In Witten's paper on QFT and the Jones polynomial, he quantizes the Chern-Simons Lagrangian on $\Sigma\times \mathbb{R}^1$ for two case: (1) $\Sigma$ has no marked points (i.e., no Wilson loops) and (2) $\Sigma$ has marked points and each point has attached a representation of the gauge group. In case (1), Witten shows that the vector space should be the space of holomorphic sections of a determinant line bundle over the moduli space of flat connections. For the second case he states that the vector space should be the $G$-invariant subspace of the tensor product of all the representations associated to the marked points; by this I mean, if $\Sigma$ has $r$ marked points and each point has a rep $R_i$ then the quantum Hilbert space is $(\bigotimes_{i=1}^r R_i)^G$.

Does anyone know how to interpret this second case in terms of sections of some bundle? I mean, shouldn't the second case reduce to the first when you remove the marked points? Also, Witten states, immediately following case (2), that in the presence of no marked points the quantum Hilbert space is 1-dimensional. How can one see that from the formula for the quantum Hilbert space, $(\bigotimes_{i=1}^r R_i)^G$?

  • $\begingroup$ quick reply on the last bit: when r=0 then the tensor product or r representations is -- essentially by definition of tensor product -- the trivial 1-dimensional representation, because that is the tensor unit in the category of representations. Since every element in the trivial representation is invariant, the passage to G-invariants does not change this statement, and hence for r = 0 that formula yields the 1-dimensional vector space. $\endgroup$ Oct 15, 2011 at 15:48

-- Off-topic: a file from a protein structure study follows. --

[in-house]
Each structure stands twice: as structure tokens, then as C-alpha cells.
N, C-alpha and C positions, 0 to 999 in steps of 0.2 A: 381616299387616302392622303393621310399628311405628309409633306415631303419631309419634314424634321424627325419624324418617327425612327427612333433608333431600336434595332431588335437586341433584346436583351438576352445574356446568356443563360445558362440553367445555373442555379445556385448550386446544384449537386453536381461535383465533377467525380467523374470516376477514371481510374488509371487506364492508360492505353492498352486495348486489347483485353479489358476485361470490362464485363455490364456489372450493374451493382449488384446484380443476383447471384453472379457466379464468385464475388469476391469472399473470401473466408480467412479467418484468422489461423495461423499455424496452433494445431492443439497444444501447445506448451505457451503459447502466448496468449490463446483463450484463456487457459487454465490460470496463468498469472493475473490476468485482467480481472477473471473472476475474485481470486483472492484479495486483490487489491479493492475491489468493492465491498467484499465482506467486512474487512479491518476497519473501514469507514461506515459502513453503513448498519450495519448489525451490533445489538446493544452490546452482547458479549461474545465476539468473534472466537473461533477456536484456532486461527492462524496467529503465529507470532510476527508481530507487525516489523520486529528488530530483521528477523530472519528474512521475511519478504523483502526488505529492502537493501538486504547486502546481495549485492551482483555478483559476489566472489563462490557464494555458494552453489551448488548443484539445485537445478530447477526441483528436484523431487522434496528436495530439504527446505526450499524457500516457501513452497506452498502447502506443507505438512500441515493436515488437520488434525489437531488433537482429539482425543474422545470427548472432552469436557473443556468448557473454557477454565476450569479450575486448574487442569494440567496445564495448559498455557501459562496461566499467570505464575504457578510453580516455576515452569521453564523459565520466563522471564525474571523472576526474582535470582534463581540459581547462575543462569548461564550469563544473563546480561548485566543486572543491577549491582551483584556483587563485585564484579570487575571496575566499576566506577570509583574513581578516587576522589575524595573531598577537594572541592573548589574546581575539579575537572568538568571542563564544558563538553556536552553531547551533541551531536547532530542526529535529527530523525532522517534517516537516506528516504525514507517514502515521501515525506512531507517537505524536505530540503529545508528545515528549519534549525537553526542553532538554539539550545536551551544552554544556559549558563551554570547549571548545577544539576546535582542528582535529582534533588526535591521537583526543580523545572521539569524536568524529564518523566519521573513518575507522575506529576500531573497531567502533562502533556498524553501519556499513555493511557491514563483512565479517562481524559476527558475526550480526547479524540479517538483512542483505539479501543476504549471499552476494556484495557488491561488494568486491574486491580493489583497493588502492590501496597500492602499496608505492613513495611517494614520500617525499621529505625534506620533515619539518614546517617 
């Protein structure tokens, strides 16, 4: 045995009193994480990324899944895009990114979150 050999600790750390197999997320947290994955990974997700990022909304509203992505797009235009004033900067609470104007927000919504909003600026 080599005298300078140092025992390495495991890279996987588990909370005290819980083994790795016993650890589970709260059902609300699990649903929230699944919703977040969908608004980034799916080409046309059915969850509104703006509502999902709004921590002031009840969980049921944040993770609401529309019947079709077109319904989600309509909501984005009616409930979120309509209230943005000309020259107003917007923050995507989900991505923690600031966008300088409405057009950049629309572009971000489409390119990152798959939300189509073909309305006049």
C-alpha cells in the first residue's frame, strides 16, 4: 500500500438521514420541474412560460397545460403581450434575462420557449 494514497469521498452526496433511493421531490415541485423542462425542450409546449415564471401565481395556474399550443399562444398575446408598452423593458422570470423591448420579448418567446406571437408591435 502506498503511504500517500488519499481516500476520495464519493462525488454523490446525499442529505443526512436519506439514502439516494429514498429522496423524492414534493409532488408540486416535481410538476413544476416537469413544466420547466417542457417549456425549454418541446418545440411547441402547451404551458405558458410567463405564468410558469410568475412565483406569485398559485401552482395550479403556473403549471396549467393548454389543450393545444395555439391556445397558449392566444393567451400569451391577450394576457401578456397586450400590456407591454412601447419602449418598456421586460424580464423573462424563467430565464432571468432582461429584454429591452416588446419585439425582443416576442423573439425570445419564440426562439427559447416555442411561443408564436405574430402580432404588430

1 Answer 1


There are two ways to think of the Hilbert space as the space of sections of a line bundle.

First, the exponentiated Chern-Simons action on a manifold $\Sigma\times[0,1]$ is a section of the determinant line bundle $\mathcal{L}_\Sigma$ on the space of flat connections on $\Sigma$. Moreover, Wilson loops (which can be thought of as a 1d TFT) contribute $R_i$ each. So, the Hilbert space (before remembering gauge invariance) is $\Gamma(\mathcal{L}_\Sigma^k)\otimes\bigotimes_i R_i$. Now, if $\Sigma = S^2$, which is simply-connected, the space of flat connections is a point, so $\Gamma(\mathcal{L}_\Sigma^k)=\mathbf{C}$. Finally, gauge invariance picks out the $G$-invariants in $\bigotimes_i R_i$.

Note, that the Hilbert space for a non-simply-connected $\Sigma$ is nontrivial even without the punctures.

Another way to think of this Hilbert space is to recall the 2d CFT <-> 3d TFT correspondence. The idea here is the following. Correlation functions of a 2d CFT live in a certain bundle over the moduli space of complex curves $M_{g,n}$ called the bundle of conformal blocks. The Knizhnik-Zamolodchikov equations on correlation functions correspond to a (projectively) flat connection on this bundle. So, a 2d CFT associates global sections of this bundle to a topological surface $\Sigma$, this is the Hilbert space in a 3d TFT. In the case of the Chern-Simons theory, the associated 2d CFT is the Wess-Zumino-Witten model.

A down-to-earth description can be found in

S. Elitzur, G. Moore, A. Schwimmer, N. Seiberg, Remarks on the Canonical Quantization of the Chern-Simons-Witten Theory, Nucl Phys B326 (1989), 108.

Mathematically, this correspondence is an equivalence between modular functors (as defined by Segal in The definition of conformal field theory) and modular tensor categories which give rise to 3d TFTs (due to Reshetikhin and Turaev).

All of that is discussed in an excellent book Lectures on tensor categories and modular functors by Bakalov and Kirillov.

  • $\begingroup$ can you pls elaborate on what is the CFT - TFT correspondence and/or provide a ref? Thx! $\endgroup$
    – Squark
    Oct 29, 2011 at 19:23
  • $\begingroup$ I expanded the answer a little bit. The main reference is the book by Bakalov and Kirillov. $\endgroup$
    – Pavel Safronov
    Oct 30, 2011 at 3:23

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